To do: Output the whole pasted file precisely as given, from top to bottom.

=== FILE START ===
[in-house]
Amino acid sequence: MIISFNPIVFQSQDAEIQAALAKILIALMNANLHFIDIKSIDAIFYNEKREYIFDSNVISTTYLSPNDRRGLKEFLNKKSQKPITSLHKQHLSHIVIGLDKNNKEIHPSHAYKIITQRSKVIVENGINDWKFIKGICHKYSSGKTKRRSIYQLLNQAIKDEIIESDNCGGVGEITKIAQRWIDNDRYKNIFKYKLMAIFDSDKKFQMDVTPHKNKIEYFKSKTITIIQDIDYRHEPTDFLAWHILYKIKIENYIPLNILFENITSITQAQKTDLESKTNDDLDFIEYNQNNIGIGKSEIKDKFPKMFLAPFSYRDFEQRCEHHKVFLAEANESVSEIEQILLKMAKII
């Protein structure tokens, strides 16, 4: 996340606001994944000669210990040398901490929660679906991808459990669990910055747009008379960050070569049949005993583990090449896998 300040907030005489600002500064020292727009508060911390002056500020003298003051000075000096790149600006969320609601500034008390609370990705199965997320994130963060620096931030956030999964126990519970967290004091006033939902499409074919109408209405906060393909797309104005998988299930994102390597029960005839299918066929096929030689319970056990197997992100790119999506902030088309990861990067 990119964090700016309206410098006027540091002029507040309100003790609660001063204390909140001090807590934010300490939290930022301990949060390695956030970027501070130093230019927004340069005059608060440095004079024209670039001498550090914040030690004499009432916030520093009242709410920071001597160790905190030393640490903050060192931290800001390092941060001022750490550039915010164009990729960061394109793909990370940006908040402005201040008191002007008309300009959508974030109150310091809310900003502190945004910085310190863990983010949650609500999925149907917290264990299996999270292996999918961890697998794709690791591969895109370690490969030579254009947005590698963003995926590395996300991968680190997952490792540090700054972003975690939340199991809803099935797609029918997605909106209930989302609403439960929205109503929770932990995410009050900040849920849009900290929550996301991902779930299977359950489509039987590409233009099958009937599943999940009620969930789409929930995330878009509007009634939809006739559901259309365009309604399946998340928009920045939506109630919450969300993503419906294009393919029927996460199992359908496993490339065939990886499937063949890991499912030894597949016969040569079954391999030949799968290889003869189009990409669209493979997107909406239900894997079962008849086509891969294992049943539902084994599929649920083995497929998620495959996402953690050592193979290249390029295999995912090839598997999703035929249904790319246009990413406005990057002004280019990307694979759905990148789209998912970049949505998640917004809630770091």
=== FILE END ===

[in-house]
Amino acid sequence: MIISFNPIVFQSQDAEIQAALAKILIALMNANLHFIDIKSIDAIFYNEKREYIFDSNVISTTYLSPNDRRGLKEFLNKKSQKPITSLHKQHLSHIVIGLDKNNKEIHPSHAYKIITQRSKVIVENGINDWKFIKGICHKYSSGKTKRRSIYQLLNQAIKDEIIESDNCGGVGEITKIAQRWIDNDRYKNIFKYKLMAIFDSDKKFQMDVTPHKNKIEYFKSKTITIIQDIDYRHEPTDFLAWHILYKIKIENYIPLNILFENITSITQAQKTDLESKTNDDLDFIEYNQNNIGIGKSEIKDKFPKMFLAPFSYRDFEQRCEHHKVFLAEANESVSEIEQILLKMAKII
């Protein structure tokens, strides 16, 4: 996340606001994944000669210990040398901490929660679906991808459990669990910055747009008379960050070569049949005993583990090449896998 300040907030005489600002500064020292727009508060911390002056500020003298003051000075000096790149600006969320609601500034008390609370990705199965997320994130963060620096931030956030999964126990519970967290004091006033939902499409074919109408209405906060393909797309104005998988299930994102390597029960005839299918066929096929030689319970056990197997992100790119999506902030088309990861990067 990119964090700016309206410098006027540091002029507040309100003790609660001063204390909140001090807590934010300490939290930022301990949060390695956030970027501070130093230019927004340069005059608060440095004079024209670039001498550090914040030690004499009432916030520093009242709410920071001597160790905190030393640490903050060192931290800001390092941060001022750490550039915010164009990729960061394109793909990370940006908040402005201040008191002007008309300009959508974030109150310091809310900003502190945004910085310190863990983010949650609500999925149907917290264990299996999270292996999918961890697998794709690791591969895109370690490969030579254009947005590698963003995926590395996300991968680190997952490792540090700054972003975690939340199991809803099935797609029918997605909106209930989302609403439960929205109503929770932990995410009050900040849920849009900290929550996301991902779930299977359950489509039987590409233009099958009937599943999940009620969930789409929930995330878009509007009634939809006739559901259309365009309604399946998340928009920045939506109630919450969300993503419906294009393919029927996460199992359908496993490339065939990886499937063949890991499912030894597949016969040569079954391999030949799968290889003869189009990409669209493979997107909406239900894997079962008849086509891969294992049943539902084994599929649920083995497929998620495959996402953690050592193979290249390029295999995912090839598997999703035929249904790319246009990413406005990057002004280019990307694979759905990148789209998912970049949505998640917004809630770091």